While I regularly engage with news and debates from around the globe making my opinions, I don’t consider myself very good at writing about them. I feel more comfortable discussing and debating politics in more intimate settings. Having said that, the disturbing surge in right-wing movements and their political figures that we have experienced on a global level over the last few years, has made me come more out of my shell.
I experienced on close hand the lead up and immediate aftermath of Brexit, which was an ugly display of lies, fear mongering and racist slur from certain British politicians. When the referendum saw the UK reject the unity of the Europe Union and its citizen while proclaiming foreigners were not welcome, it wasn’t hard to imagine where things were heading across the Atlantic Ocean in the USA.
I don’t really want to write about narcissistic, misogynistic and racist individuals here, and the events that have unfolded over the last many weeks in the lead up and after the killing of George Floyd goes much deeper than the current disastrous president. It stretches beyond the borders of the United States, and we must all look in the mirror and ask ourselves, what we can do to ensure that we live in a world where the colour of your skin does not determine your destiny in life.
I wrote a paper on ‘Free Jazz’ back in 2000, in my early attempts at academia, a career path which was put on hold fairly quickly on due to performing, only to be revitalised within the last 2-3 years as I am doing practice led research. Anyway, this particular paper had a substantial chapter on the black freedom movement in the 60s. When writing it up I remember thinking that it really seemed ludicrous that a first world country, leading in so many aspects of shaping world culture, economy and politics, were still battling the concept of racism.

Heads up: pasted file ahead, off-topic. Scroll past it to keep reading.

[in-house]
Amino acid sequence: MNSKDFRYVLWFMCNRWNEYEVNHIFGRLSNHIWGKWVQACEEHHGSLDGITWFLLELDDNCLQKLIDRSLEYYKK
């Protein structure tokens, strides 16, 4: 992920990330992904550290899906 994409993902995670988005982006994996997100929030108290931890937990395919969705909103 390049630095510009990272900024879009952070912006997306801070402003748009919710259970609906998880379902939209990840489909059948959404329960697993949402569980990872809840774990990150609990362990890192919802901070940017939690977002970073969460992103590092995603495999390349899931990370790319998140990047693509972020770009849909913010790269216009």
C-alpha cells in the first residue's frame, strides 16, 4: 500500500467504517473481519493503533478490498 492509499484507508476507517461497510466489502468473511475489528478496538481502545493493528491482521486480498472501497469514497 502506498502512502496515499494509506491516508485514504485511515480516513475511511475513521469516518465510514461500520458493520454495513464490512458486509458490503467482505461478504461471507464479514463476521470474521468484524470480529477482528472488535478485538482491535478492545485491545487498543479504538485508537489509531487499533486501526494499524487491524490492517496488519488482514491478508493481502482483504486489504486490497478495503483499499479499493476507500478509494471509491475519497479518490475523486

I was young and naive. Racism unfortunately still prevails, and looking at the States, somehow it hasn’t changed. Except maybe this time there is a new push towards change from within the system. I saw a t-shirt worn by a cool elderly lady spelling: “Racism is emotional…” Agreed, it certainly isn’t rational.
It is not my style to shout loud on Twitter or Facebook, but I support the Black Lives Matter movement wholeheartedly. As a parent I use energy to raise my kids with an openminded and tolerant view of racial equality, and I engage with my community in such a way too. As an artist I play jazz! To me jazz (for lack of a better term) is the number one truly unique artistic and cultural contributions to the world by the USA, and it was created distinctly in the AfroAmerican community.
As I said, as I white person, I like everyone else need to take a look in mirror and ask the question, what can I do to achieve true racial equality in this world today? Now! However; at least I know in my heart, every day I am honouring a tradition that came from black people’s communities. Every time I pick up my axe, I am honouring and showing my respect and gratitude to Louis, Bird, Miles, Coltrane, Wes, Christian, Dizzy, Powell, Monk, Roach, Ella, Mingus, Ornette, Herbie, Wayne, Blakey, Golson, Rollins, Cannonball, Holiday, Benson, Green, Haynes, Young, Waller, Tyner, Elvin, Hank, Henderson, Garland, Mobley, Kelly, Hubbard, Ibrahim, Ellington and Basie to just name a few.
I am 99.99 percent sure that if you’re here, reading this, being potentially a jazz listener, I don’t need to convince you that we need to support Black Lives Matter. But it’s good to remind ourselves that the legends of this music had to endure unspeakable racial inequality, and yet they kept moving and created a legacy that sits so deep in so much music of the day, and of course is the bedrock of ALL jazz today. And I am forever grateful for that…
Black Lives Matter…
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